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June 23, 2020 4 min read

It should be said that all industries have suffered to some degree with the global Covid-19 pandemic. That's just a no-brainer. But some might be curious how it has affected our supply chain.

Anvil Customs is a niche craftsman style shop. We are not the only ones, as there are many individual craftspeople and small boutique style shops out there. So it should be said that while we are quite busy and go through a lot of cowhide here, compared to larger garment/shoe/accessory brands we actually make up a fairly small percentage of the cowhides purchased in a given year. When a tannery fulfills orders they have to handle their big customers first, before they get to us smaller manufacturers. The leather industry is somewhat volatile so to ensure the tannery's success it only makes good business sense to favor their larger clients. Under normal circumstances this isn't really an issue. There are still plenty of hides for us to purchase, and all the other craftspeople too...

But then a novel coronavirus called Covid-19 launched the world into a global pandemic. It shuddered just about every industry for a month solid, and continues to shake an already volatile leather market. Tanneries were forced to close for a period of time and then work skeleton shifts at a fraction of their efficiency. But something else also closed during that time. Cattle Auctions, and Slaughterhouses were also put on pause. The entire Cattle Agriculture Industry was in a holding pattern. Farmers slowed their feeding regiments that are designed to get them to an ideal weight to fetch an ideal profit per/pound. This meant that when tanneries were allowed to open they still didn't have the hides they needed to tan. The cows were still out in fields, as the farmers waited (understandably) to see at what capacity they were going to be able to sell their beef.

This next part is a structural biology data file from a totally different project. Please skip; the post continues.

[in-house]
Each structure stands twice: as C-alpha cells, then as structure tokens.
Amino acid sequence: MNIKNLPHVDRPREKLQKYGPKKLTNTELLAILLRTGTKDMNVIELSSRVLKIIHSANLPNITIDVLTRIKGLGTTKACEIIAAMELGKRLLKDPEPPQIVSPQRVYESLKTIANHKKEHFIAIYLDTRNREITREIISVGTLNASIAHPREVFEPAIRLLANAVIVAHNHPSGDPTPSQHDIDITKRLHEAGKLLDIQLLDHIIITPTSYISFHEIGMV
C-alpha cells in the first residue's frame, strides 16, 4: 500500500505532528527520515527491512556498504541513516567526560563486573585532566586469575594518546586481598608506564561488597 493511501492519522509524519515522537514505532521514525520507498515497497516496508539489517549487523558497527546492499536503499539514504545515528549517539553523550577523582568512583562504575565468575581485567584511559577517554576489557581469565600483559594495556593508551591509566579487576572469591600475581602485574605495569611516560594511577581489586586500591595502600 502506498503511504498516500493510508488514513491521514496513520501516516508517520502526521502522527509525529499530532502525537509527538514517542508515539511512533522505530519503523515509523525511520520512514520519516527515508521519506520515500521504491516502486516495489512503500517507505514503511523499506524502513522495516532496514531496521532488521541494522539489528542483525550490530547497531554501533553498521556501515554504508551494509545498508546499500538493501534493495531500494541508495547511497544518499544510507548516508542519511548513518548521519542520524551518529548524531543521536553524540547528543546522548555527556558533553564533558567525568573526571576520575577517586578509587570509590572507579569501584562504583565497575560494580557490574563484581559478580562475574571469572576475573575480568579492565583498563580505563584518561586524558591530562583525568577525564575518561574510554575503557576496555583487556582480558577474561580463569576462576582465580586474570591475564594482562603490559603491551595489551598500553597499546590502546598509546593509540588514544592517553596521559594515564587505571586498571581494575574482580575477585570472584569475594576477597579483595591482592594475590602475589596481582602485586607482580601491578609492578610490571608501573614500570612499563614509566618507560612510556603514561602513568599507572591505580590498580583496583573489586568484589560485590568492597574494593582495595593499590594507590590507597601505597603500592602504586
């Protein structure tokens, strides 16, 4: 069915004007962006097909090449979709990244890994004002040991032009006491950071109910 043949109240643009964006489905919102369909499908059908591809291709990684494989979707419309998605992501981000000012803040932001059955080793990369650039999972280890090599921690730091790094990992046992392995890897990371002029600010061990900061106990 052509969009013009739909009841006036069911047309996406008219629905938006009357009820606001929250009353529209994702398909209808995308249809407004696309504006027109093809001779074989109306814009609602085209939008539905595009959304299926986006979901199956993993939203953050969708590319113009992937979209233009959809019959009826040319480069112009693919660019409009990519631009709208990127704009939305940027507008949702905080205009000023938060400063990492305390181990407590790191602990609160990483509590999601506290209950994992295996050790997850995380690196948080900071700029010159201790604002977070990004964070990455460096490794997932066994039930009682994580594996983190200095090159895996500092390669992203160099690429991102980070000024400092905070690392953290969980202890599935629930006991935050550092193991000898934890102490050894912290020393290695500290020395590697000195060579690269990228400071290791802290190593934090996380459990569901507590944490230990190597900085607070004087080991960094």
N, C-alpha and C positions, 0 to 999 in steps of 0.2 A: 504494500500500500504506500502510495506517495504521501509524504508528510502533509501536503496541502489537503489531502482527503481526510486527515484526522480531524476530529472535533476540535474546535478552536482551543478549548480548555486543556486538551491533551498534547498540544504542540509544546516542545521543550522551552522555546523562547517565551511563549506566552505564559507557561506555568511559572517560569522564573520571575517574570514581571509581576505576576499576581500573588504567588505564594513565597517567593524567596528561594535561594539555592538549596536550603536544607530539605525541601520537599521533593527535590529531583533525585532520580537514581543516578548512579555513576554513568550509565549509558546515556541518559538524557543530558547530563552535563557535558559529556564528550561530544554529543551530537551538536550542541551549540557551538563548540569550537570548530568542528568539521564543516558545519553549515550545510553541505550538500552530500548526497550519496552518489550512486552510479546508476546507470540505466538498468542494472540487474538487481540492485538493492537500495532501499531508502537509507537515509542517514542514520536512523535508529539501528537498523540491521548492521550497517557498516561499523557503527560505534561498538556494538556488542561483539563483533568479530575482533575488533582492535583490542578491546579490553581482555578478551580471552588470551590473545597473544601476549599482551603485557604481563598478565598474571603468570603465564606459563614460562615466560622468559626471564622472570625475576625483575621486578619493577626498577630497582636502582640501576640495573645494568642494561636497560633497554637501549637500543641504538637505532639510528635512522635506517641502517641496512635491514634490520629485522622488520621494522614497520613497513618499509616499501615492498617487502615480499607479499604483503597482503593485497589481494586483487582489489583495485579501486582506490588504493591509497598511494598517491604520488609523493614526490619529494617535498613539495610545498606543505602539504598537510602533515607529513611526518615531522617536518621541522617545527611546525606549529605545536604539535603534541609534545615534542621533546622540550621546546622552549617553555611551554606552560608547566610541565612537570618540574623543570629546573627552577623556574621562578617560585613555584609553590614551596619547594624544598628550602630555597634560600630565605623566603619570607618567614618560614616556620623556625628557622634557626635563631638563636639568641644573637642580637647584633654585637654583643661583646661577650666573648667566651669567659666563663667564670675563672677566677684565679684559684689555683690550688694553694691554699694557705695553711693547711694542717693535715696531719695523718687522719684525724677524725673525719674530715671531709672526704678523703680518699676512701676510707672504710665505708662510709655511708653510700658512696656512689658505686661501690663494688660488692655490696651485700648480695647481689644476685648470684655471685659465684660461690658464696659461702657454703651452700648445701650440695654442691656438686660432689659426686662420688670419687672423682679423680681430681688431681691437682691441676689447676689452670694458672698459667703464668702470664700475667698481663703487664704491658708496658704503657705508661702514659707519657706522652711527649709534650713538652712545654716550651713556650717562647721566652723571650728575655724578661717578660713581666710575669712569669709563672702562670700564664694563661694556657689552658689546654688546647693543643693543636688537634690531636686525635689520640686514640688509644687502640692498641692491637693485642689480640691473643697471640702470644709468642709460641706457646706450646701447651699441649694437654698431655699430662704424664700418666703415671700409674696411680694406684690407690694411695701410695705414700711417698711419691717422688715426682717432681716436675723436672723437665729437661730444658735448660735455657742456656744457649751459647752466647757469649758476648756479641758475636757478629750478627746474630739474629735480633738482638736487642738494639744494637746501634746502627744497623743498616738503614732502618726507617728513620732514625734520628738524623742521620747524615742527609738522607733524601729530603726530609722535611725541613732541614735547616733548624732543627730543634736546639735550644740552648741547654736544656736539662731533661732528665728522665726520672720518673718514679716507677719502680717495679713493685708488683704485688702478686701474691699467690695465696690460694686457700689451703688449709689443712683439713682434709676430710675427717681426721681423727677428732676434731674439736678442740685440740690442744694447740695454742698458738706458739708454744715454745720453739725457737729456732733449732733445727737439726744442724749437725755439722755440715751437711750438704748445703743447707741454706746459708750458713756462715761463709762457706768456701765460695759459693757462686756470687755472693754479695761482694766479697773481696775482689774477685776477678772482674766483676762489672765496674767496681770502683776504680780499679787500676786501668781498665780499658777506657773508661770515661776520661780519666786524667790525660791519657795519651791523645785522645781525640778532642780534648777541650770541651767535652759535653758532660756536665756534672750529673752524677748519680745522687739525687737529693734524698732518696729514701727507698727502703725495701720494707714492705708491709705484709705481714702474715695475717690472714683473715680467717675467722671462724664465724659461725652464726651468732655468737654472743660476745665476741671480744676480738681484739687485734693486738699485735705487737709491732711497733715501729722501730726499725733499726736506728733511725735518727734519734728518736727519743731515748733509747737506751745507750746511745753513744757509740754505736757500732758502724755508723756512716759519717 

Back at the Tanneries all over the world, the large brands that usually purchase immense volumes of hide were forced to delay or outright cancel their orders which naturally put a big dent in the liquidity of the leather supply chain. And even now, as things slowly start to pick back up, tanneries are beholden to their larger customers to fulfill those big orders first and foremost. Which means the little guys like us are facing delays on receiving hides. If you purchased a belt with us in early May you likely were told that we had a delay getting the leather sides we use to make those belts for a period of time. That is why.

The relationship between the food supply chain and the leather supply chain is actually quite important. Because while people all over the world are buying and consuming more beef the demand for leather goods has actually decreased. Most notably this is due to the rise of synthetic materials as folks look to what they believe are more ethical and eco-friendly materials. So now we have a system that is out of equilibrium, and it creates a somewhat sad scenario: The garment industry basically only purchases what the consumers want which in terms of leather is only the absolutely best unmarked, unscarred, hides. And that leaves a huge percentage of cowhide that just isn't used for anything. Short of storing or rendering the hides, cattle ranchers all over the world are literally trashing, burning or burying lower grade hides because there isn't the demand to use them. I just have to wonder if these hides would have helped mitigate some of the shortages we're seeing from the tanneries because of the pandemic.

I also have to wonder at just how eco-friendly and ethical some of these new synthetic materials actually are. It turns out they shed tons of microfibers that eventually find there way into the ocean and we're not really sure how that affects the environment either. At least with leather, we've been literally making things out of leather since we became hunter-gatherers. And clearly we aren't culturally going to stop eating beef anytime soon (I'm certainly not.) So instead of circumventing and causing a wasteful system it sure would be nice to put some gray matter behind finding something constructive to use with this wasted hide. 

We need a return to quality products. We need people to understand that when you care about how a product got into your hands or onto your plate that you appreciate the whole experience better. We take our time making products we can be proud of (and that you can too.) Fast, and cheap materials marketed as guilt free alternatives are going to do more damage than people think I suspect. But in the mean time, during this truly bizarre pandemic we're simultaneously experiencing both an abundance and a shortage of leather and I'm not really sure what to think about that.